Waxwork is one of those movies that I remembered watching back in the day on MonsterVision hosted by the legendary Joe Bob Briggs on TNT. I’m so glad that Shudder TV has brought him back because there are so many people out there who have no idea who he is or what he did for B grade horror and science fiction. The MonsterVision version of Waxwork was heavily edited and censored for television but I absolutely loved it. Where else can you get vampires, werewolves, voodoo priests, mummies, demonic babies, and so much more all in one place?
The movie revolves around a waxwork museum that has popped up out of nowhere in a suburban part of town. A group of college students decide to investigate when the mysterious proprietor invites them to come to a private midnight viewing. Each exhibit contains evil beings (eighteen in total) and if the velvet rope barrier is crossed you are teleported into the world of that monster. If you die in that world you become part of the exhibit, which is exactly what the owner wants. If souls are fed to all eighteen of these monsters they will rise up and the dead will take over the world (or some such voodoo nonsense).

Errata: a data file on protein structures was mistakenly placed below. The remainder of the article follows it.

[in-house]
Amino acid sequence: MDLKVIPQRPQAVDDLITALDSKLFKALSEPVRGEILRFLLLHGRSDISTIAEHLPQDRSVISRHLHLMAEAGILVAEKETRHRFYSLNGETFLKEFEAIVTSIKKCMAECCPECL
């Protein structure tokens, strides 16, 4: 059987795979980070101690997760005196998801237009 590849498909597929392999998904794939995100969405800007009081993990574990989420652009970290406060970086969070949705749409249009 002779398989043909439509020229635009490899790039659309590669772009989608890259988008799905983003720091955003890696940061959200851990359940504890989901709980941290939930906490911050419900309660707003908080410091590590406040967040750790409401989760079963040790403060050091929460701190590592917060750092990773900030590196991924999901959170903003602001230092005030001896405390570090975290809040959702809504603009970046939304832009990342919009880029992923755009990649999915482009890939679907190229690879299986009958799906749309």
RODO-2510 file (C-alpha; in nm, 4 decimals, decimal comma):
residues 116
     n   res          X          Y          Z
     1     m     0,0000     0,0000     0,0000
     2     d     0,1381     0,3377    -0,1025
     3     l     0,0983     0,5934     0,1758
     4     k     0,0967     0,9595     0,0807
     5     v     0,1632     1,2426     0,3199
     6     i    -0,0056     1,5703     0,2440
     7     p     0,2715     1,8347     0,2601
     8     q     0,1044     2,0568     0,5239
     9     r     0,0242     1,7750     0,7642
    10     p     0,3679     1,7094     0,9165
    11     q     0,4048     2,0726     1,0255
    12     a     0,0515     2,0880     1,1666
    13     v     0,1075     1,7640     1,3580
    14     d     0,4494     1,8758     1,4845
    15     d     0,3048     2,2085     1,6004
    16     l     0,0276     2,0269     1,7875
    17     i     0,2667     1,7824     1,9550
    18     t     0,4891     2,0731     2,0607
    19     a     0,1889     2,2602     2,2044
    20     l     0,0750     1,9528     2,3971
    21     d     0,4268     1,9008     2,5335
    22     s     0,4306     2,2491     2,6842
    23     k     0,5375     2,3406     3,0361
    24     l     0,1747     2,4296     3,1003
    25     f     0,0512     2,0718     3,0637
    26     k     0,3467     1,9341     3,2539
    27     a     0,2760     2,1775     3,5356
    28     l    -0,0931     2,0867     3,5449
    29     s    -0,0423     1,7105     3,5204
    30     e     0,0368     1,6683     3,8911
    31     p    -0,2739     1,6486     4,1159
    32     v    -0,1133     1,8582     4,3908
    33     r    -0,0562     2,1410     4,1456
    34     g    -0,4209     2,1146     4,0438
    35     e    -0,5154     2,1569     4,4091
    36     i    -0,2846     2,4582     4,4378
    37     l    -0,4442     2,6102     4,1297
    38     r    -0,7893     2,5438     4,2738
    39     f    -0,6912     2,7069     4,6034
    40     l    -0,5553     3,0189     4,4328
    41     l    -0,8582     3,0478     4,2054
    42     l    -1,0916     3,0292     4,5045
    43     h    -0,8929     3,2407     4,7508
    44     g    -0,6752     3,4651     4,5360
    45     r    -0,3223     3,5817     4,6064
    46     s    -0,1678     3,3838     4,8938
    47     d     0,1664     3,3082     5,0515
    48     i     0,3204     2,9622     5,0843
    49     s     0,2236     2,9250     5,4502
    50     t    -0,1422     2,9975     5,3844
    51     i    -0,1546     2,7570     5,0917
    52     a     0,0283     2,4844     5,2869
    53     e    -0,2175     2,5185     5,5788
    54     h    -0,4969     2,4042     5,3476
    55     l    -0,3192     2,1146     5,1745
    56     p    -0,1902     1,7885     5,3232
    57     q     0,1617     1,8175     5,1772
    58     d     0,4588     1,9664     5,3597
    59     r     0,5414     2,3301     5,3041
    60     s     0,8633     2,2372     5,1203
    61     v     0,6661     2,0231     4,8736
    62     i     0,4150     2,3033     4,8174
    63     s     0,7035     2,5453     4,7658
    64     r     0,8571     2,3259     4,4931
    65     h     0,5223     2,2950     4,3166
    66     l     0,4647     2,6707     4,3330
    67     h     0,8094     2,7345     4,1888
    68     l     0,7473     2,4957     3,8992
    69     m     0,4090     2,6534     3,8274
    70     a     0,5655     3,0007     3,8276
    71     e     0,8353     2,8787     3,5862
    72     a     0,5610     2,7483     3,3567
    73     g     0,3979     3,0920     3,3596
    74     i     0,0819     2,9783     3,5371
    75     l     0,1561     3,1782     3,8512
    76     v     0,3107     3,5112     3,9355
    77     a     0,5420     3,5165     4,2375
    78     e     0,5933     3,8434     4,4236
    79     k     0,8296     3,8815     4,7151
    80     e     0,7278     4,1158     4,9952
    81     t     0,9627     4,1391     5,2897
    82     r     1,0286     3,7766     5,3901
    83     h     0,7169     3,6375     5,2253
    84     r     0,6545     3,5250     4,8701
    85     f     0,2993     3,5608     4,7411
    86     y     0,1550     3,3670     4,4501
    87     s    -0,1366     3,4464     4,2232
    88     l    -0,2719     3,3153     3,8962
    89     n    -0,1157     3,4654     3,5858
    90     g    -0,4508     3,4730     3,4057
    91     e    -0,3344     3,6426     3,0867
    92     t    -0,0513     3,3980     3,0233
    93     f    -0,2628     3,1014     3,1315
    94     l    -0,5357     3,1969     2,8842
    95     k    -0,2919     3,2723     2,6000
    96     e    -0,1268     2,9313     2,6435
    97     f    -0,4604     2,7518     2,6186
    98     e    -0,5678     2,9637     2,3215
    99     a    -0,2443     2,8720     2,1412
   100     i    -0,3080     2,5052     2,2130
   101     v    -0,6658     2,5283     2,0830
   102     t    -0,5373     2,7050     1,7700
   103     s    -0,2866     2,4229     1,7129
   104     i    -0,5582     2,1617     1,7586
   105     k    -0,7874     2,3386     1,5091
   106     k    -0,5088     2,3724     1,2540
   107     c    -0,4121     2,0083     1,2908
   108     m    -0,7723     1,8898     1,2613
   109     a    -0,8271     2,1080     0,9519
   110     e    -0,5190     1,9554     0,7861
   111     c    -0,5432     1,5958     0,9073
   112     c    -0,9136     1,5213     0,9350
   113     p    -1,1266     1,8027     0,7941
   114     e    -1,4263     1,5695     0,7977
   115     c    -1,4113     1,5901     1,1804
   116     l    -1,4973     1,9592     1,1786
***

The film was distributed by Vestron, and for those of you who don't know already, they released all kinds of 80's B-films. Waxwork is no exception and features terrible dialogue, questionable special effects, tons of blood splatter, and music sometimes so loud you can't hear what the characters are saying. It's not Troma level, but it's close. It may sound like I’m warning you away from the film, but that couldn’t be farther from the truth. It certainly falls under the "it's so bad it's good" category because it succeeds at being very self aware. It does a great job of poking fun at multiple horror stereotypes and also works as a pretty good horror anthology film, with each horror exhibit working as a film within the film.
If you can get your hands on the Unrated edition you’ll be treated to more blood spray, longer shots of the gorier scenes, and grosser sound effects. That being said, the R-rated version of the film doesn’t really hold back any punches. If you’re a fan or B-movies, especially from the 80’s, Waxwork is certainly one of the high water marks of the decade.